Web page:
Michael Wangermann: Supreme Court ruling will lead to fairer settlements for families of fatal accident victims

Michael Wangermann of Ashton KCJ

Michael Wangermann of Ashton KCJ - Credit: Archant

Families of fatal accident victims will benefit from a recent Supreme Court ruling, overturning House of Lords judgments from the 1970s and 1980s.

The change relates to the date used for calculating how much is due to the victim's estate to help provide for the future of their dependents. Previously, this was based on the date of death but now will be based on the compensation hearing date.

The Supreme Court Judges said the law was 'illogical', leading to 'under-compen- sation in most cases.'

The case at the centre of the new ruling concerned Mrs Knauer who died aged 46 after contracting mesothelioma, an incurable form of lung cancer caused by exposure to asbestos. She was exposed to this while working at a prison. Liability was admitted and her husband, Mr Knauer, claimed losses including a future loss of dependency claim under the Fatal Accidents Act 1976. He is likely to receive about £58,000 more than he would have under the old rules.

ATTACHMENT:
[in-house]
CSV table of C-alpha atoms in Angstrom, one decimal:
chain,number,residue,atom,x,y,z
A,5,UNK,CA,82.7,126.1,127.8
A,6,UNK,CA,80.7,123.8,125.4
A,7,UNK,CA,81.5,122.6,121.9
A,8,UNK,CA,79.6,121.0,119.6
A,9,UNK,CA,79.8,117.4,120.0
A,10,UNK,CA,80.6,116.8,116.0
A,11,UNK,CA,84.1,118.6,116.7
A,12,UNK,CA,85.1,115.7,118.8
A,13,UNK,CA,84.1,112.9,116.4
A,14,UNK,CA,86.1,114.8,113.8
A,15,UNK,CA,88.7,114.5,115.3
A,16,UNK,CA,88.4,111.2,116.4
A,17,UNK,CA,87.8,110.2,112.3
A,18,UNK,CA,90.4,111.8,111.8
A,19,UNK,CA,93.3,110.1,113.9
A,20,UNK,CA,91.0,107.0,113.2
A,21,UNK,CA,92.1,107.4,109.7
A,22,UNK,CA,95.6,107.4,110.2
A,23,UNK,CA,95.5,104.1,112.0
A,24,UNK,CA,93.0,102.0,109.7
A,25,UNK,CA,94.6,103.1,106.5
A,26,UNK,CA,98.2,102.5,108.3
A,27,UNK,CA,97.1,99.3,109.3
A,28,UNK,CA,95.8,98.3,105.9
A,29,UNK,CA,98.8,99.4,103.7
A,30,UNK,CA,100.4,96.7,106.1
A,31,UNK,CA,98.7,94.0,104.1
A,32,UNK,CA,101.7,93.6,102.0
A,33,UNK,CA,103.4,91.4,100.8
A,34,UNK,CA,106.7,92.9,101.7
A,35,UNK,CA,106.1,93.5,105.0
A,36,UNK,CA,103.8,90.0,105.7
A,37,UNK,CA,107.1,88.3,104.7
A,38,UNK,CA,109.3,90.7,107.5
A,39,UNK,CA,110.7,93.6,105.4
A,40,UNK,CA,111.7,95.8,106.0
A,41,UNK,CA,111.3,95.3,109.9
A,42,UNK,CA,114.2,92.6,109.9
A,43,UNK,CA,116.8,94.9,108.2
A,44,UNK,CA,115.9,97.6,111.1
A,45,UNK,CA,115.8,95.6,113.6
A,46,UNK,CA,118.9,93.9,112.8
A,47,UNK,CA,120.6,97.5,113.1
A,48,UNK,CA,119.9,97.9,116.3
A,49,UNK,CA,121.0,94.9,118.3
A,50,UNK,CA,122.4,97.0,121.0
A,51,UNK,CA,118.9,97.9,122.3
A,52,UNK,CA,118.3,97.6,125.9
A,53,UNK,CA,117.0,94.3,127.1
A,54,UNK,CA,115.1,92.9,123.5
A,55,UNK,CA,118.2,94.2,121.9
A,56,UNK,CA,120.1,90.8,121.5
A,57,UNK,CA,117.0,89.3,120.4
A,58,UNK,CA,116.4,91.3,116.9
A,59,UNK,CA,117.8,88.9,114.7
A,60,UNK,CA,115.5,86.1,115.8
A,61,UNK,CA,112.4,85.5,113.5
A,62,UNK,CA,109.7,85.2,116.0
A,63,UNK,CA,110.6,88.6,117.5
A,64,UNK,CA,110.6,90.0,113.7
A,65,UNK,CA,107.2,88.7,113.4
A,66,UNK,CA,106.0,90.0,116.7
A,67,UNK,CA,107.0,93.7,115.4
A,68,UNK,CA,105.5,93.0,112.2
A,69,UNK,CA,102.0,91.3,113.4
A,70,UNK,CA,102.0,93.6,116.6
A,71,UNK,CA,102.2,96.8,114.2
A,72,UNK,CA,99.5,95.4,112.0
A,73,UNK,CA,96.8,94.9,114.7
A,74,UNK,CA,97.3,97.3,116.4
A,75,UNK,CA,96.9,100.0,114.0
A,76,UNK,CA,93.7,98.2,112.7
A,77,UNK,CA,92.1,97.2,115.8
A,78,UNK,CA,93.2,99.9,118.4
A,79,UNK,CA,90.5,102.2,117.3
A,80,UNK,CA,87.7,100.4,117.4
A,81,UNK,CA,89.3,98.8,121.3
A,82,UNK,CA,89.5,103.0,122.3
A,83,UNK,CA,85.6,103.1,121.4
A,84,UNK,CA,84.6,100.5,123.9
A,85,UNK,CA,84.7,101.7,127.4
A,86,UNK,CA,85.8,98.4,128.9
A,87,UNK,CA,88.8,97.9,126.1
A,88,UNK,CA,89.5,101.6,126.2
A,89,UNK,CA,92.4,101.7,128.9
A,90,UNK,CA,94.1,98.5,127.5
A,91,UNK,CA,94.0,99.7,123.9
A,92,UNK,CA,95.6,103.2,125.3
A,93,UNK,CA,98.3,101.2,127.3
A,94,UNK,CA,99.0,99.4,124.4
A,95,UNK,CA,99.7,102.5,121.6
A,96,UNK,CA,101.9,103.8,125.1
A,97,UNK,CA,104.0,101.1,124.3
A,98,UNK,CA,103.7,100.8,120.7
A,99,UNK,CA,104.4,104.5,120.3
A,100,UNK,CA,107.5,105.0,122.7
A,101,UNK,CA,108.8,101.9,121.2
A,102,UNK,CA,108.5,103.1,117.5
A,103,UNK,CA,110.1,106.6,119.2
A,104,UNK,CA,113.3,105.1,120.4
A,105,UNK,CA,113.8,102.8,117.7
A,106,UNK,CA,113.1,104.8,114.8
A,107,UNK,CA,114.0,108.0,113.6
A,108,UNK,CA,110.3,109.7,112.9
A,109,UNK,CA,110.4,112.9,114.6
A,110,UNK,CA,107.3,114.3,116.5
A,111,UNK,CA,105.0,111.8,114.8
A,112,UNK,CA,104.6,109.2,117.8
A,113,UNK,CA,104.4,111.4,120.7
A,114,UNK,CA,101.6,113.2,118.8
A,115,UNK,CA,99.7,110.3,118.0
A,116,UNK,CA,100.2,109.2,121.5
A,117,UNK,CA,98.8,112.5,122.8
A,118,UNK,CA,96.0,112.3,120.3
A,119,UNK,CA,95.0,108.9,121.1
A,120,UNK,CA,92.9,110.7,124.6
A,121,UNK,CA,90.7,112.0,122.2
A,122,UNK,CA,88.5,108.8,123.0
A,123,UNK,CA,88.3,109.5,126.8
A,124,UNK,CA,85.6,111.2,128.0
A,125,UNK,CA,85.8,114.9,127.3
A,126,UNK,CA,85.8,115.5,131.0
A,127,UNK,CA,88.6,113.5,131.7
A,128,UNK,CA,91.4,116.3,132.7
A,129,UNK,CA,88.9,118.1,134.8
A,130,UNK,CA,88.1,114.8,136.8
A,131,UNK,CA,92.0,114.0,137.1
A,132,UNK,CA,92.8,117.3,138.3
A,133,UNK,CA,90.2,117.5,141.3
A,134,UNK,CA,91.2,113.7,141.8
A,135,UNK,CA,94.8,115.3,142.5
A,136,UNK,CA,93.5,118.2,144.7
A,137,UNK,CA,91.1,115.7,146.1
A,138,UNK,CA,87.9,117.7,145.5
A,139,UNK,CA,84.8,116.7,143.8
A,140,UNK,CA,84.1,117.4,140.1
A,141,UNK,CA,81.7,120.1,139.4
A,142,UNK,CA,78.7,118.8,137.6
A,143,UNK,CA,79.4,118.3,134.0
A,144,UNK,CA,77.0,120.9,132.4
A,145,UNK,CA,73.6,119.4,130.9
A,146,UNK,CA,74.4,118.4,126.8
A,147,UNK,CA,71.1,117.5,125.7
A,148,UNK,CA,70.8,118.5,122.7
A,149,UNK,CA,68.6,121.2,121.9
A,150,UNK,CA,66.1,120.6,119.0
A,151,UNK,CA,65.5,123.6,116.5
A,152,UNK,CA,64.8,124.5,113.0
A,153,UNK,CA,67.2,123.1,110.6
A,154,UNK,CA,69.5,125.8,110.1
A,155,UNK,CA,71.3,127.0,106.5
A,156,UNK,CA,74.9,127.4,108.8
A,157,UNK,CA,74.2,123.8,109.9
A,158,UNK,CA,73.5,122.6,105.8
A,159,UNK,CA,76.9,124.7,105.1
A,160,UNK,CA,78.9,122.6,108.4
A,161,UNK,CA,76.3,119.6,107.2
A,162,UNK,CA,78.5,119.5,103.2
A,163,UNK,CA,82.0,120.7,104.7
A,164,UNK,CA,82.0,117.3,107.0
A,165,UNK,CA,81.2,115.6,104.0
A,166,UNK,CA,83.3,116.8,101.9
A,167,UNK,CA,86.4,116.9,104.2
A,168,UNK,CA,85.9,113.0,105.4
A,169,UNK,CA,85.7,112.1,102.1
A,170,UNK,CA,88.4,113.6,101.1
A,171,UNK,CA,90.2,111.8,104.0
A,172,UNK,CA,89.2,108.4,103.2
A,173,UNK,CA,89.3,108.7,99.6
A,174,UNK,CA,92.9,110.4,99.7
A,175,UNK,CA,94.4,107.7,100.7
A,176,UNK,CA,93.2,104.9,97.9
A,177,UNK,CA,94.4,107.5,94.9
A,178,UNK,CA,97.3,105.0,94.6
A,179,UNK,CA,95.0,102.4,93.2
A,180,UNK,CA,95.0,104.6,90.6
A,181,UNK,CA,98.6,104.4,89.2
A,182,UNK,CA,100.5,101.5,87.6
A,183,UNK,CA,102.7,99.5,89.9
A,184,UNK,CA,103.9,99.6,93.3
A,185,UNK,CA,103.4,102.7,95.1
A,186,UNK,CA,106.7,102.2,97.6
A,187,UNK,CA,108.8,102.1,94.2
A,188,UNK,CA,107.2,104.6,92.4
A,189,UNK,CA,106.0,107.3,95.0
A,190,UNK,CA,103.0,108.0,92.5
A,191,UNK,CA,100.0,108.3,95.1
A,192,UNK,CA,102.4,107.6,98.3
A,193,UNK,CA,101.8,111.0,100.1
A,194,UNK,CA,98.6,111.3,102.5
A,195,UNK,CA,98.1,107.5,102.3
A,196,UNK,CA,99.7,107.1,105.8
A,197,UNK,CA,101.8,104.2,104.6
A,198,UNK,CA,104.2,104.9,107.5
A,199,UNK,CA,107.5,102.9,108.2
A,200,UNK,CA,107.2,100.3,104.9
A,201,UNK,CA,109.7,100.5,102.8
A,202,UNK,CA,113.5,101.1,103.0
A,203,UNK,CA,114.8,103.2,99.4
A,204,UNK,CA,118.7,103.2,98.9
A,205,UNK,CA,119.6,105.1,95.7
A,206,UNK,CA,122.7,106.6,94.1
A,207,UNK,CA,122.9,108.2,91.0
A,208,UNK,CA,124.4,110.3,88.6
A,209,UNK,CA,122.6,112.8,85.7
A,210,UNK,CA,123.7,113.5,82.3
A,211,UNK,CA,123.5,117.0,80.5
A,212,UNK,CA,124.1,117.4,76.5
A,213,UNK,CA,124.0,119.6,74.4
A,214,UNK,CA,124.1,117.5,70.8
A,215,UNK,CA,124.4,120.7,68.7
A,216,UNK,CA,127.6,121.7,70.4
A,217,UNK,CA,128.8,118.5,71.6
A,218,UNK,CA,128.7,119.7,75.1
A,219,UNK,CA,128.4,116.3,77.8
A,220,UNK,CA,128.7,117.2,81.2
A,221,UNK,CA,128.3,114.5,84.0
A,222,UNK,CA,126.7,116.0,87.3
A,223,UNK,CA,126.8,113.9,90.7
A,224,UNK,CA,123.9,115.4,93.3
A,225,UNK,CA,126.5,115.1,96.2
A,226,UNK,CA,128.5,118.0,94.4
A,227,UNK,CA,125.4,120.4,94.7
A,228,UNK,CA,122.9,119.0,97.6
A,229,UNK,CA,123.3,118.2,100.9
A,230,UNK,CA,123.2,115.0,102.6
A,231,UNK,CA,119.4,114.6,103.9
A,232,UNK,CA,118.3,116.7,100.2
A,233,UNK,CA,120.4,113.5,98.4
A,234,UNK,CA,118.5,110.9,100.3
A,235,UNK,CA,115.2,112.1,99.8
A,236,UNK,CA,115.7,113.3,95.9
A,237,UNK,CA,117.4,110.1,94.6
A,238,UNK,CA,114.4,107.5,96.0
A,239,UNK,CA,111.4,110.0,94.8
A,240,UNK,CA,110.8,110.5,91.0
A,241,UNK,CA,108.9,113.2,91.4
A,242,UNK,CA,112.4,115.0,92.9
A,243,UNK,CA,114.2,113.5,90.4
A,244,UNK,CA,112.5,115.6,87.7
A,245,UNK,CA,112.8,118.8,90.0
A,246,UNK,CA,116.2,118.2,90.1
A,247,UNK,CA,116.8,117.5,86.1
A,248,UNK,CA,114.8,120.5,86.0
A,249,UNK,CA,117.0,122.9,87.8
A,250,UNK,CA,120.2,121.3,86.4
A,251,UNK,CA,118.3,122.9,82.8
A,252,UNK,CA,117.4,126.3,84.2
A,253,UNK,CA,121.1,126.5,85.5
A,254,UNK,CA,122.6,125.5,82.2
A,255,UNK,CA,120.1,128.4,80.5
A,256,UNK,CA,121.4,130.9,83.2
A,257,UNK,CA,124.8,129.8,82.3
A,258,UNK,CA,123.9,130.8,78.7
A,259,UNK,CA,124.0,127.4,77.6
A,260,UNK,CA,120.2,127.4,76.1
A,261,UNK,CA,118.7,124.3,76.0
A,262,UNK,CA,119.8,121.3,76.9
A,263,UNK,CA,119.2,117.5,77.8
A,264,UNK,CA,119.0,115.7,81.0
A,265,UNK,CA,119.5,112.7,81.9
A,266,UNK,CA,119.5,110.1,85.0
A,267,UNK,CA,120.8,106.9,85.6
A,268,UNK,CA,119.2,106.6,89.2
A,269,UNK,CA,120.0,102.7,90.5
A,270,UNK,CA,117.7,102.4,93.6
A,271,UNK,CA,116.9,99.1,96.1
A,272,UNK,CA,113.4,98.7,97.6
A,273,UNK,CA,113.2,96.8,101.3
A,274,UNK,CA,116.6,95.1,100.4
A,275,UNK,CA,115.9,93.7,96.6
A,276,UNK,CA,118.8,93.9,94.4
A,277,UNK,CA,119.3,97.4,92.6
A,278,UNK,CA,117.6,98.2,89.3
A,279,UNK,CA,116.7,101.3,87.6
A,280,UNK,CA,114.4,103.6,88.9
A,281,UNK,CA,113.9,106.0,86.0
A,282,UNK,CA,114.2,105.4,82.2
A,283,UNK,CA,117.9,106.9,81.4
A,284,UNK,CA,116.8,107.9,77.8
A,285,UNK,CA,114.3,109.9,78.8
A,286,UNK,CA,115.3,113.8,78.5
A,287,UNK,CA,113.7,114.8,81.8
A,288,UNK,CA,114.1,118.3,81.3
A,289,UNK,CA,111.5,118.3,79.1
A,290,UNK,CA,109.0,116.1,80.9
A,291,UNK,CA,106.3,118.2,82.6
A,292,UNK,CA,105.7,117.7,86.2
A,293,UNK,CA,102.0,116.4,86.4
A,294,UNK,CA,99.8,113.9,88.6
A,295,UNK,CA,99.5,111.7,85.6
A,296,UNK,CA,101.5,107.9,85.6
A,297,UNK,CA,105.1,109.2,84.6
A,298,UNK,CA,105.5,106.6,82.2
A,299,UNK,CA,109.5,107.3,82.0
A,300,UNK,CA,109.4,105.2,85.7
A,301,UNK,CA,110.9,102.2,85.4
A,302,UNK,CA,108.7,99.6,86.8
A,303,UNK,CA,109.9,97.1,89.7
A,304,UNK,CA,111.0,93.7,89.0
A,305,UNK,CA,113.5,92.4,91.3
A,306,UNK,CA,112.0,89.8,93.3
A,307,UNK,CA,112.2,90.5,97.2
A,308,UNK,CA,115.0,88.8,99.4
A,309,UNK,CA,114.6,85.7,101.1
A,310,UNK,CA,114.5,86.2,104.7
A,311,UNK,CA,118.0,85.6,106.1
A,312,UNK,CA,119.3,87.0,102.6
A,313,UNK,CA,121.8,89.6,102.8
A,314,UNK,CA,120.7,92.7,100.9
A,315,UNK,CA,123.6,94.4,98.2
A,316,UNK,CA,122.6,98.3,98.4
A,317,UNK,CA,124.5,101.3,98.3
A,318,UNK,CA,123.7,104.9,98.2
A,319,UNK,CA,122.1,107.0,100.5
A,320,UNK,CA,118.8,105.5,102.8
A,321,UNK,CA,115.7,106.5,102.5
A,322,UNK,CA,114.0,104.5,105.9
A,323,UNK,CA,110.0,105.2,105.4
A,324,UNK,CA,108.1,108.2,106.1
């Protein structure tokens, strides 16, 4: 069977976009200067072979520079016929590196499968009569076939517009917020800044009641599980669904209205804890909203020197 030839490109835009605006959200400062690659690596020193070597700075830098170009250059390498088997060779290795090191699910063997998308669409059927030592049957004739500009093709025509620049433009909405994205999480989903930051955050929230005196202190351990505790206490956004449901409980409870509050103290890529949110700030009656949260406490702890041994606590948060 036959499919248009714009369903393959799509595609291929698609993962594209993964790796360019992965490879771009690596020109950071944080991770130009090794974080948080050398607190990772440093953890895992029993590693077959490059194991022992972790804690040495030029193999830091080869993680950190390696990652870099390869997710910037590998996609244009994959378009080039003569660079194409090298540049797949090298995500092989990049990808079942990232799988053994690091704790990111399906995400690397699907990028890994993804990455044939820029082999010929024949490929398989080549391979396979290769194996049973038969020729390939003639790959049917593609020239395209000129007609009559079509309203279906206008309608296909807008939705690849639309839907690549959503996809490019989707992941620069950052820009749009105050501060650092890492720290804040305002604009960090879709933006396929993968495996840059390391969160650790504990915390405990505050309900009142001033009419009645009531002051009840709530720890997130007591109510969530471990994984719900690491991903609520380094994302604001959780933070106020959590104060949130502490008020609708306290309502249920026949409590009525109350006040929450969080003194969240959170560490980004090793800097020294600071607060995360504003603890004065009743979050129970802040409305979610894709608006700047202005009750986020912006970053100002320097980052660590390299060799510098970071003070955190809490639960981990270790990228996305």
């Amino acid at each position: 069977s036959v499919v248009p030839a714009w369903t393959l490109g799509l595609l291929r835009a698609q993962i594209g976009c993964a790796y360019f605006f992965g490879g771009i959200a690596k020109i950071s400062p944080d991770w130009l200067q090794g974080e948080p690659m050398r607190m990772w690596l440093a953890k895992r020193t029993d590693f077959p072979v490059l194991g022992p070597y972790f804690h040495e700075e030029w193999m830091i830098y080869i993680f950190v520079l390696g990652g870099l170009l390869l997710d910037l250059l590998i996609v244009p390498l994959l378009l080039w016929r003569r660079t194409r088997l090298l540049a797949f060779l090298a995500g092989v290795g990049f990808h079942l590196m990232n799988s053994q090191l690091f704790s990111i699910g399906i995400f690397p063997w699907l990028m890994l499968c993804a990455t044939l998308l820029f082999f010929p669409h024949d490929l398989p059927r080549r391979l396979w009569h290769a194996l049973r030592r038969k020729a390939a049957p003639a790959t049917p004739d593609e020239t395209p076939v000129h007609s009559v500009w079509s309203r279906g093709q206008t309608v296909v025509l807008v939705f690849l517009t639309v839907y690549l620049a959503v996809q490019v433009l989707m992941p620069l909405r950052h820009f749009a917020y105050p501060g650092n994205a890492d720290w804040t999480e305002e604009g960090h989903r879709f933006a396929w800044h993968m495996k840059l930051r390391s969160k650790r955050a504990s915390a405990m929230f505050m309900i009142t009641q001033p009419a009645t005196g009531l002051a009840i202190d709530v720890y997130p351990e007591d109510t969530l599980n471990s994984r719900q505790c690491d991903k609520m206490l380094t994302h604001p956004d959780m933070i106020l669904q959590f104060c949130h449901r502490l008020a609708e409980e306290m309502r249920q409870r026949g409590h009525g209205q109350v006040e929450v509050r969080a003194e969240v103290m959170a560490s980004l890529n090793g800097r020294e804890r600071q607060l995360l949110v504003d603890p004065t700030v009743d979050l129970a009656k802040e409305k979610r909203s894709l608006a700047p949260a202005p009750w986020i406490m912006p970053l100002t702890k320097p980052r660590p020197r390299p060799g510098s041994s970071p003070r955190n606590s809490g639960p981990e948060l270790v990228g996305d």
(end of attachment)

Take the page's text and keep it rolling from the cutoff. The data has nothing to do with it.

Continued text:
This decision is welcome. It removes uncertainty on the proper calculation and will be fairer to the families of those who die in these unfortunate circumstances. There are however still a number of areas where reform is overdue. The list of potential claimants who can claim the statutory bereavement award is limited and seems out of date with our modern society. The bereavement award itself of £12,980.00 is also widely criticised.

In mesothelioma cases, death usually occurs within two years of diagnosis although like many asbestos-related illnesses, the time between the exposure and the onset of symptoms, let alone a diagnosis, can often be decades. Most people who have been exposed to asbestos never suffer any illness, but those who do develop symptoms up to 40 years afterwards, so we are now seeing the results of exposure in the past.